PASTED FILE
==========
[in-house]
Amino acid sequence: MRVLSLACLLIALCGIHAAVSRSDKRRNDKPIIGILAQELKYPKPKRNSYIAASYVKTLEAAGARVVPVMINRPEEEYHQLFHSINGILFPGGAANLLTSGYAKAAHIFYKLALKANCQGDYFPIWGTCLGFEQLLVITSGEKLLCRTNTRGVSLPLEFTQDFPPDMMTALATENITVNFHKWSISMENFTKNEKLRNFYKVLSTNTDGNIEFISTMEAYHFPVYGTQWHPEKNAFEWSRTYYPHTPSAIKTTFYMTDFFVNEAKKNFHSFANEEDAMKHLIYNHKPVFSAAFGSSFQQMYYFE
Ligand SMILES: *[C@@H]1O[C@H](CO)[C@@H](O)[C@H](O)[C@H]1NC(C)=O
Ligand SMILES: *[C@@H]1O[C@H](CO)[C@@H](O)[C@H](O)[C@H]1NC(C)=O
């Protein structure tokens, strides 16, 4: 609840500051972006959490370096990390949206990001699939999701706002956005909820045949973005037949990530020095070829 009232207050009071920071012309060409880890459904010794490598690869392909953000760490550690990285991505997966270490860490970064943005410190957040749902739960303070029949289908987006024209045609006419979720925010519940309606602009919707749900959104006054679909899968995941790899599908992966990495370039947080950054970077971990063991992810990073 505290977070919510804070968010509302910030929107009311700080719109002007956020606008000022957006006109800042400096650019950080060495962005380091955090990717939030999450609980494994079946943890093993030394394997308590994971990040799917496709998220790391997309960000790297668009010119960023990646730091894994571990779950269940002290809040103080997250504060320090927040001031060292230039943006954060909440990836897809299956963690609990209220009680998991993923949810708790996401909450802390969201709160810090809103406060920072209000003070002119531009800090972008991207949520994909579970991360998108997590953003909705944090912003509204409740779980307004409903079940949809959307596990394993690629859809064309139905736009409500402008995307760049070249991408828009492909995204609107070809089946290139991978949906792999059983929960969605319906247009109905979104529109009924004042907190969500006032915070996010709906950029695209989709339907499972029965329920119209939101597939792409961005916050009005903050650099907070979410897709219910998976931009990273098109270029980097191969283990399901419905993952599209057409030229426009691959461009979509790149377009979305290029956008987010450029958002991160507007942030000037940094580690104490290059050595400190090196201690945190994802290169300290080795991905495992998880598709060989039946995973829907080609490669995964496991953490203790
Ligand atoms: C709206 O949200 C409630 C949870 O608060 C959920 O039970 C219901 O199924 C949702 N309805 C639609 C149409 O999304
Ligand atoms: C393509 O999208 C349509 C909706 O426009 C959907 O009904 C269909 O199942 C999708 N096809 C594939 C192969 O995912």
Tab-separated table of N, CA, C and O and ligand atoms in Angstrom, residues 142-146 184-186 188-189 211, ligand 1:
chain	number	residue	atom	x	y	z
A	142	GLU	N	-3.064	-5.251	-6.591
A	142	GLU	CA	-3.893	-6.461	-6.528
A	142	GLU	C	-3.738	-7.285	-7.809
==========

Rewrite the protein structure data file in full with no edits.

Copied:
[in-house]
Amino acid sequence: MRVLSLACLLIALCGIHAAVSRSDKRRNDKPIIGILAQELKYPKPKRNSYIAASYVKTLEAAGARVVPVMINRPEEEYHQLFHSINGILFPGGAANLLTSGYAKAAHIFYKLALKANCQGDYFPIWGTCLGFEQLLVITSGEKLLCRTNTRGVSLPLEFTQDFPPDMMTALATENITVNFHKWSISMENFTKNEKLRNFYKVLSTNTDGNIEFISTMEAYHFPVYGTQWHPEKNAFEWSRTYYPHTPSAIKTTFYMTDFFVNEAKKNFHSFANEEDAMKHLIYNHKPVFSAAFGSSFQQMYYFE
Ligand SMILES: *[C@@H]1O[C@H](CO)[C@@H](O)[C@H](O)[C@H]1NC(C)=O
Ligand SMILES: *[C@@H]1O[C@H](CO)[C@@H](O)[C@H](O)[C@H]1NC(C)=O
């Protein structure tokens, strides 16, 4: 609840500051972006959490370096990390949206990001699939999701706002956005909820045949973005037949990530020095070829 009232207050009071920071012309060409880890459904010794490598690869392909953000760490550690990285991505997966270490860490970064943005410190957040749902739960303070029949289908987006024209045609006419979720925010519940309606602009919707749900959104006054679909899968995941790899599908992966990495370039947080950054970077971990063991992810990073 505290977070919510804070968010509302910030929107009311700080719109002007956020606008000022957006006109800042400096650019950080060495962005380091955090990717939030999450609980494994079946943890093993030394394997308590994971990040799917496709998220790391997309960000790297668009010119960023990646730091894994571990779950269940002290809040103080997250504060320090927040001031060292230039943006954060909440990836897809299956963690609990209220009680998991993923949810708790996401909450802390969201709160810090809103406060920072209000003070002119531009800090972008991207949520994909579970991360998108997590953003909705944090912003509204409740779980307004409903079940949809959307596990394993690629859809064309139905736009409500402008995307760049070249991408828009492909995204609107070809089946290139991978949906792999059983929960969605319906247009109905979104529109009924004042907190969500006032915070996010709906950029695209989709339907499972029965329920119209939101597939792409961005916050009005903050650099907070979410897709219910998976931009990273098109270029980097191969283990399901419905993952599209057409030229426009691959461009979509790149377009979305290029956008987010450029958002991160507007942030000037940094580690104490290059050595400190090196201690945190994802290169300290080795991905495992998880598709060989039946995973829907080609490669995964496991953490203790
Ligand atoms: C709206 O949200 C409630 C949870 O608060 C959920 O039970 C219901 O199924 C949702 N309805 C639609 C149409 O999304
Ligand atoms: C393509 O999208 C349509 C909706 O426009 C959907 O009904 C269909 O199942 C999708 N096809 C594939 C192969 O995912």
Tab-separated table of N, CA, C and O and ligand atoms in Angstrom, residues 142-146 184-186 188-189 211, ligand 1:
chain	number	residue	atom	x	y	z
A	142	GLU	N	-3.064	-5.251	-6.591
A	142	GLU	CA	-3.893	-6.461	-6.528
A	142	GLU	C	-3.738	-7.285	-7.809